Everything has gone from bad to worse in the past few years in Lebanon except partying. Every year the parties get hotter and better and that’s one of the few things we can still brag about as Lebanese. Sundays at Skybar, Decks on the beach, Mar Mikhael’s Train Station, Garten, O1NE, B018, C U NXT SAT and other venues made Beirut’s nightlife this summer the best in years and I am positive things will only get better.

Since what’s happening in the Middle East is way too complex for anyone to understand, let us think of our beloved capital as a “comfort in the chaos, as a place where the lack of regulation somehow makes life easier, and where partying and preserving this lifestyle is worth fighting for”.

Despite its political climate, Beirut has maintained an irreverent and thriving party scene for years. Rooftop nightclubs adorn the coast of the Mediterranean, bohemian districts cater to tourists and local artists, and bars offer coke-fueled benders down the street from Hezbollah headquarters. It doesn’t get more scenic.

The juxtaposition of political tension and flagrant partying is not the only clash of interests in Lebanon. The New Jersey–sized country is one of the most religiously diverse in the Middle East, offering representation to 18 different religious sects and all the divergent political ideologies that come with them. But nothing has survived civil war, foreign invasion, 800,000 refugees, and a regular stream of targeted bombings quite like Beirut’s club scene.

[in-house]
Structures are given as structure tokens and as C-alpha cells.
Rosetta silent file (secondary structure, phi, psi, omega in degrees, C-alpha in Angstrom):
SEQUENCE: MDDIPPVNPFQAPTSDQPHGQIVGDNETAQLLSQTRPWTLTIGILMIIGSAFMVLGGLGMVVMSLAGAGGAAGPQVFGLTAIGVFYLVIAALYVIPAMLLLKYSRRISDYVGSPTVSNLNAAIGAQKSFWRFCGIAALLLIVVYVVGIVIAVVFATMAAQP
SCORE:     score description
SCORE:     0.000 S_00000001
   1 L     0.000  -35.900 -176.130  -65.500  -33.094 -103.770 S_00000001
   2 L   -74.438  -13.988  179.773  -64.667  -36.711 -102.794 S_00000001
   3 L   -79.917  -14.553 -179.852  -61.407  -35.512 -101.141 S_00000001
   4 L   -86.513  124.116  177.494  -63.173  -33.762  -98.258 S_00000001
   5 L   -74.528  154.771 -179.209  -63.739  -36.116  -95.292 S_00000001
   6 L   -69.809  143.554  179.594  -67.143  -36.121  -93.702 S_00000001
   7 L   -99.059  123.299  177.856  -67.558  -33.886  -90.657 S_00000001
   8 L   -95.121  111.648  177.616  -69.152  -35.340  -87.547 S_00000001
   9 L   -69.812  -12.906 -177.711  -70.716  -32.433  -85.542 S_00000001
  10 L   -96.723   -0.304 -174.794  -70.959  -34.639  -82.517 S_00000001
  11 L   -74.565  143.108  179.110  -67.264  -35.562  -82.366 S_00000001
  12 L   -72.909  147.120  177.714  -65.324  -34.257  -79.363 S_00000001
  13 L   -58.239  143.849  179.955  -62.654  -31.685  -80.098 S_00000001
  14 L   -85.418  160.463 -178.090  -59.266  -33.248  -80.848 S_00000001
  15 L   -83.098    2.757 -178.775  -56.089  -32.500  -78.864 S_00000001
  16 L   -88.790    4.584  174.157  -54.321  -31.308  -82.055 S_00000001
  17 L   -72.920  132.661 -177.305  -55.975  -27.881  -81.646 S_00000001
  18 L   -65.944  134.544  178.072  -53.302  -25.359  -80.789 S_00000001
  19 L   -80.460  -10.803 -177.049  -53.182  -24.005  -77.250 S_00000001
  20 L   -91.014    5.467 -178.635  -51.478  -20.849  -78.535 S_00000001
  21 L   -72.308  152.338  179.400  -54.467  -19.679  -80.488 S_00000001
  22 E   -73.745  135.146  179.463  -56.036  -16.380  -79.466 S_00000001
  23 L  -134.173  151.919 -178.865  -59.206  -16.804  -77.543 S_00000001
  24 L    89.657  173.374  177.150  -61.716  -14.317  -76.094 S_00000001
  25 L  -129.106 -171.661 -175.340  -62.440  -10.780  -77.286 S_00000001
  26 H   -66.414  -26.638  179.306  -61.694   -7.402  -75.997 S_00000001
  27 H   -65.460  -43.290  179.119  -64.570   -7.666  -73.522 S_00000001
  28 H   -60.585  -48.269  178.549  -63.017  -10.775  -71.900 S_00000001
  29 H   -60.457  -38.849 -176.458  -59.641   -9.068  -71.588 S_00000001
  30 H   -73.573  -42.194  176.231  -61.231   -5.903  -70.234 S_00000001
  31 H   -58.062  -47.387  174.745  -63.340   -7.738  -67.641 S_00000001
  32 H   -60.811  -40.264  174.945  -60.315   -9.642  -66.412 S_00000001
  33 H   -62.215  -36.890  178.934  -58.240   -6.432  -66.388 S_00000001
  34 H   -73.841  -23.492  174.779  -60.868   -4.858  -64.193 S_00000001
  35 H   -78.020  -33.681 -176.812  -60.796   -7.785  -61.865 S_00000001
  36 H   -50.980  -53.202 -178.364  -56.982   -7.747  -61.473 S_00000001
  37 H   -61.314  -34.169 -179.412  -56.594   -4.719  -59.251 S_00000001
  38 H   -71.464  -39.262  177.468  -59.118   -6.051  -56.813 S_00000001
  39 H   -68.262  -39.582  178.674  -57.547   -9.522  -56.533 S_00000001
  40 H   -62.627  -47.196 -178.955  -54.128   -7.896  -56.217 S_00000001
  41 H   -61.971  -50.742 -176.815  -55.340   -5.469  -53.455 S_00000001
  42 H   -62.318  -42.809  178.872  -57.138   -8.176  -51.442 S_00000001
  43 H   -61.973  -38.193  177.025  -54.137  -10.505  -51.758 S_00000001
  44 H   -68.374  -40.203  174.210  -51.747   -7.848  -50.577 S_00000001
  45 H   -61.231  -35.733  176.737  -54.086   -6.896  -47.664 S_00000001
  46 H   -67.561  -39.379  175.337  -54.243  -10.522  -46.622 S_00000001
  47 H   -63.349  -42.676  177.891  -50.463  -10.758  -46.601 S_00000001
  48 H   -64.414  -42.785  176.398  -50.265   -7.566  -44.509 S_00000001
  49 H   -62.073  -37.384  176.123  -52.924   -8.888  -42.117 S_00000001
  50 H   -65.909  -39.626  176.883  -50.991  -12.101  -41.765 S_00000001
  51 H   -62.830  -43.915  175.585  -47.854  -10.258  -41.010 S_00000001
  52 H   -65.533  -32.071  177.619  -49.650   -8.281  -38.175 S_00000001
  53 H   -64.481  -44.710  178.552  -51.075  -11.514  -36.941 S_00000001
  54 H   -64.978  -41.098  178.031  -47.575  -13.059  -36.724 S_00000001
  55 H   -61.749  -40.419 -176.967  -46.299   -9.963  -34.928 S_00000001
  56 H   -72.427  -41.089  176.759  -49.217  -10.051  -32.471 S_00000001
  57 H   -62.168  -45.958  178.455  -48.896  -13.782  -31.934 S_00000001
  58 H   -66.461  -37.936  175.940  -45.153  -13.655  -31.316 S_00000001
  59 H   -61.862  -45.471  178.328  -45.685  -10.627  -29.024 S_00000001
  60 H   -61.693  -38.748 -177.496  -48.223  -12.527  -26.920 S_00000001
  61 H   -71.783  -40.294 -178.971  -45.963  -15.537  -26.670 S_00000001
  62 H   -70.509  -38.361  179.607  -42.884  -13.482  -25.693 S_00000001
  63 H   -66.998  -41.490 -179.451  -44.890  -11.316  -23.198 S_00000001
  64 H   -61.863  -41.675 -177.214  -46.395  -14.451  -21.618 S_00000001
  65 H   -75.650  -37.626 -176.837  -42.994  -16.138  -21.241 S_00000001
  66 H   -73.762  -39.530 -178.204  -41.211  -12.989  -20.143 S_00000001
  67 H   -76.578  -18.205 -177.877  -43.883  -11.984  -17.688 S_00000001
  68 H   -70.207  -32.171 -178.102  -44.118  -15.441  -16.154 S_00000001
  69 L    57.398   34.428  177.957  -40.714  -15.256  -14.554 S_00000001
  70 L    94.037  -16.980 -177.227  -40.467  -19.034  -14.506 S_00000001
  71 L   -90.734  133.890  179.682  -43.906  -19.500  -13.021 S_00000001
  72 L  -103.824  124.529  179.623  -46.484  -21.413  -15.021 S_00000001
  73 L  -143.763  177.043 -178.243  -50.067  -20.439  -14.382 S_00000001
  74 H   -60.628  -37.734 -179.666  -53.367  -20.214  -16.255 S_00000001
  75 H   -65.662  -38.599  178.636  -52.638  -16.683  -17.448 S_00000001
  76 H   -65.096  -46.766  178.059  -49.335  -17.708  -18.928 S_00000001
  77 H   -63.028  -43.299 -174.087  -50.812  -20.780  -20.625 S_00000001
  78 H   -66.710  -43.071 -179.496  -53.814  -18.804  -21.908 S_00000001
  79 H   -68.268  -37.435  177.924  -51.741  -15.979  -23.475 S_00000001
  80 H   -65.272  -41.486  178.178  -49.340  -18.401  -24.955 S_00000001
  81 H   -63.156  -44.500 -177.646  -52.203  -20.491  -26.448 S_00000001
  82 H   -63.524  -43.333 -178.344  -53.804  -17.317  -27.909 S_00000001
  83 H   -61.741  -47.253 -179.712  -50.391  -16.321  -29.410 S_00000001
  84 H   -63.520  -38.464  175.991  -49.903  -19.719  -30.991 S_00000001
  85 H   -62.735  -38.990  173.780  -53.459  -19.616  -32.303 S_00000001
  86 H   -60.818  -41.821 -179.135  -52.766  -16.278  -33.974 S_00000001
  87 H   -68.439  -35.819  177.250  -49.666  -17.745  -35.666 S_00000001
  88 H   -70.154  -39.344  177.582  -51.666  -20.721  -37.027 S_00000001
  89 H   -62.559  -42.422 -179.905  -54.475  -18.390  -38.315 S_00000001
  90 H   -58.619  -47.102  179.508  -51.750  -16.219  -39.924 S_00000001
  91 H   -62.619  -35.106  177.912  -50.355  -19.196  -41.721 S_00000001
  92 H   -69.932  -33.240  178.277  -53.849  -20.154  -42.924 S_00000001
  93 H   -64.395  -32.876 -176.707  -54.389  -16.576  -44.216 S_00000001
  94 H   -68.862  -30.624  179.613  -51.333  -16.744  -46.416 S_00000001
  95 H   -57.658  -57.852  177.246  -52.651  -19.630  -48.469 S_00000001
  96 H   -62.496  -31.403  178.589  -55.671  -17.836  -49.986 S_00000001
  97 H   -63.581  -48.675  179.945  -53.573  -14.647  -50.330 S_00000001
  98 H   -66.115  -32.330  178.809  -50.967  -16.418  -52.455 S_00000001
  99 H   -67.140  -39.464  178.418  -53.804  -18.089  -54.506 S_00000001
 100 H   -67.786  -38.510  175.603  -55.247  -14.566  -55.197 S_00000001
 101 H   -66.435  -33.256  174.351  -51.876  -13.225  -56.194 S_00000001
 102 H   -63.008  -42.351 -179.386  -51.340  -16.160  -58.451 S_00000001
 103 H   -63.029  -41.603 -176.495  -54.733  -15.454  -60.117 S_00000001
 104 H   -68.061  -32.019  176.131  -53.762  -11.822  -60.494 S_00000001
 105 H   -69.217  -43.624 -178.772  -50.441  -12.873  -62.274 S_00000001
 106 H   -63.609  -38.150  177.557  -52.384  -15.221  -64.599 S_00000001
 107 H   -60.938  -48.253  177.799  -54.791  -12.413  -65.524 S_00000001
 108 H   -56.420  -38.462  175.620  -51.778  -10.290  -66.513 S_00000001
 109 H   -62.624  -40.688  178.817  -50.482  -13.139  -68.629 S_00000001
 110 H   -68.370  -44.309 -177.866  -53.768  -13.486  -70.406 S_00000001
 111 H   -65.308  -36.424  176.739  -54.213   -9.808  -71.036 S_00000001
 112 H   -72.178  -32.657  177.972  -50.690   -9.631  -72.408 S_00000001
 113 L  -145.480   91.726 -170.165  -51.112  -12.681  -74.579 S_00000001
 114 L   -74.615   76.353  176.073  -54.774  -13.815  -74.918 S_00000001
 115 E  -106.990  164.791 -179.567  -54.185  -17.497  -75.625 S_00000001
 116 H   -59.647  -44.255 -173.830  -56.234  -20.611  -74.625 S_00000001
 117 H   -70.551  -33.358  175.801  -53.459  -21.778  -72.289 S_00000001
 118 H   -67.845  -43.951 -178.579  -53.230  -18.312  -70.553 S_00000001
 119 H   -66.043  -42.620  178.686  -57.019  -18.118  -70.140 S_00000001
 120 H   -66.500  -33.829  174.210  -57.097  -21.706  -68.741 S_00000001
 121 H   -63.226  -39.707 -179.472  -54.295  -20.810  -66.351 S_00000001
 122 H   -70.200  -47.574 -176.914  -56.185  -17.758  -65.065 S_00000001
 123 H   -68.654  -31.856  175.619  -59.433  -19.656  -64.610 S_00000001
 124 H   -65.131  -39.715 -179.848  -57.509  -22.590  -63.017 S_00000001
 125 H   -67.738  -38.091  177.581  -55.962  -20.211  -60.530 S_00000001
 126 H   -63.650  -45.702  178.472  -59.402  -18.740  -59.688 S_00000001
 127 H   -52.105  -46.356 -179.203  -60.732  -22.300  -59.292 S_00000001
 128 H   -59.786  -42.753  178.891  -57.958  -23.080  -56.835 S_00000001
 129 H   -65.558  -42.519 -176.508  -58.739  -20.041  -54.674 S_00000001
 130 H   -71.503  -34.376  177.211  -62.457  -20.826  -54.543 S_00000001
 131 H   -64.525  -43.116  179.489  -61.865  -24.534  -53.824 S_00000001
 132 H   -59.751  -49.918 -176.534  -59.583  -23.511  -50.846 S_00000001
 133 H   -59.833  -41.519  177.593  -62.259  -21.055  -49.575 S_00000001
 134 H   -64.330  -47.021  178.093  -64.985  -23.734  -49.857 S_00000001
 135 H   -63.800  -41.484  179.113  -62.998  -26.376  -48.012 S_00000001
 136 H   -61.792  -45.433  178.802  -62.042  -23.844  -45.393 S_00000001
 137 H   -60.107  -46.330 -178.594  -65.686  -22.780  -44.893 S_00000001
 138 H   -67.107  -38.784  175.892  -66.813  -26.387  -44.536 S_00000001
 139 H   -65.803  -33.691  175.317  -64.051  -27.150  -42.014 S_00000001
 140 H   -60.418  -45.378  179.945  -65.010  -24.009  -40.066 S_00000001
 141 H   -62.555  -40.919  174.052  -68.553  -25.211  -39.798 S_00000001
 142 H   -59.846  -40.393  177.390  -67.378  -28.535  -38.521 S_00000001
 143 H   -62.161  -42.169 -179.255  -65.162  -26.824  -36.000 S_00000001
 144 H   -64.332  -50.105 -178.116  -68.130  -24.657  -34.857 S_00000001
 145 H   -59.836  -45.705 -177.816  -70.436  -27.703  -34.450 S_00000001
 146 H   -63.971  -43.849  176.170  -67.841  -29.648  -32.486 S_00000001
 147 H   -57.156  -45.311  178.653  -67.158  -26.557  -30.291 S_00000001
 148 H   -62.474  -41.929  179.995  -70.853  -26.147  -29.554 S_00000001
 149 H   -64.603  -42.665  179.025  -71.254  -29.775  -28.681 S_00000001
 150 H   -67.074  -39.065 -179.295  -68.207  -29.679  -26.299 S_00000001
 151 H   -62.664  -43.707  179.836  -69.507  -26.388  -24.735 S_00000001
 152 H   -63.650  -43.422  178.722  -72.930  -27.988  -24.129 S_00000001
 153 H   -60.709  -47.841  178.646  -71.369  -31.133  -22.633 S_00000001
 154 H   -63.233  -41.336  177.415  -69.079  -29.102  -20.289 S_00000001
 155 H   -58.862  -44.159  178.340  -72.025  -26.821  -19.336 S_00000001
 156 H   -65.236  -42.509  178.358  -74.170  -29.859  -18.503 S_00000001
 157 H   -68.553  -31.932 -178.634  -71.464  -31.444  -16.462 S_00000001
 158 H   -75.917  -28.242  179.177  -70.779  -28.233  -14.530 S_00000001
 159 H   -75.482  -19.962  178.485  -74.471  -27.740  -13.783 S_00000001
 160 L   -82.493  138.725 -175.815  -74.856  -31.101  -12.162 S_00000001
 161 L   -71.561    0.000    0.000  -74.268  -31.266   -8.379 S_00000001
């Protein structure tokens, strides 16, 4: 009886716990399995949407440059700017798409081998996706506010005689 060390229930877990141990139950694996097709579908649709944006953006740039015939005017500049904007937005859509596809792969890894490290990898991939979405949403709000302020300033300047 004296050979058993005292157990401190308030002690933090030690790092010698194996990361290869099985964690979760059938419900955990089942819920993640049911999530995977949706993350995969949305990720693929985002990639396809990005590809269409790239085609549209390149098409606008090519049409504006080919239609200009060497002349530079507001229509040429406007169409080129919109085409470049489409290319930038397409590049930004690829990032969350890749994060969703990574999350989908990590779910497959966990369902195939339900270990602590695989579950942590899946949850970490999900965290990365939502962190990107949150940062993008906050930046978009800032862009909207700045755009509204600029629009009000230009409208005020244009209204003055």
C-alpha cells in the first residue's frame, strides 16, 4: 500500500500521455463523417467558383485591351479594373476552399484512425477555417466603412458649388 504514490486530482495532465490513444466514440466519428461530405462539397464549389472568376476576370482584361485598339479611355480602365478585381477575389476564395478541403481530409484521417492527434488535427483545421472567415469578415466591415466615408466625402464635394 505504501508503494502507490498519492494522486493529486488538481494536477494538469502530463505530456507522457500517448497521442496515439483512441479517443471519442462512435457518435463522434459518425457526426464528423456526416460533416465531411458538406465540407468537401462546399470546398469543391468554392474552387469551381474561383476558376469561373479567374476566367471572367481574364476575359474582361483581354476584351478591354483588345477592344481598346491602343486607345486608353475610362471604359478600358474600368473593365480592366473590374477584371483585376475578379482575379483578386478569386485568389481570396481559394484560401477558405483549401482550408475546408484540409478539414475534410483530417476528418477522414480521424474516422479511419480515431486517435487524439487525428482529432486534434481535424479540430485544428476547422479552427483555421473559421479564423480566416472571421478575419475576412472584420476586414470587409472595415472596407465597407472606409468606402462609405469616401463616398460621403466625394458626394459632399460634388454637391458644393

This disregard for the violence that surrounds Beirut is not apathy. Partygoers are all too aware of the country’s political turmoil but stay within its imploding borders to seek a better alternative. In that respect, nightlife has become yet another medium in the culture of dissent. But the influx of Syrian refugees and the encroaching threat of the Islamic State has made tourism plummet by 40 percent this year, with hotels and airlines lamenting up to 60 percent in revenue loss. To many, it seems like Beirut’s revelry is doomed, but not to Yousef Harati. [Link]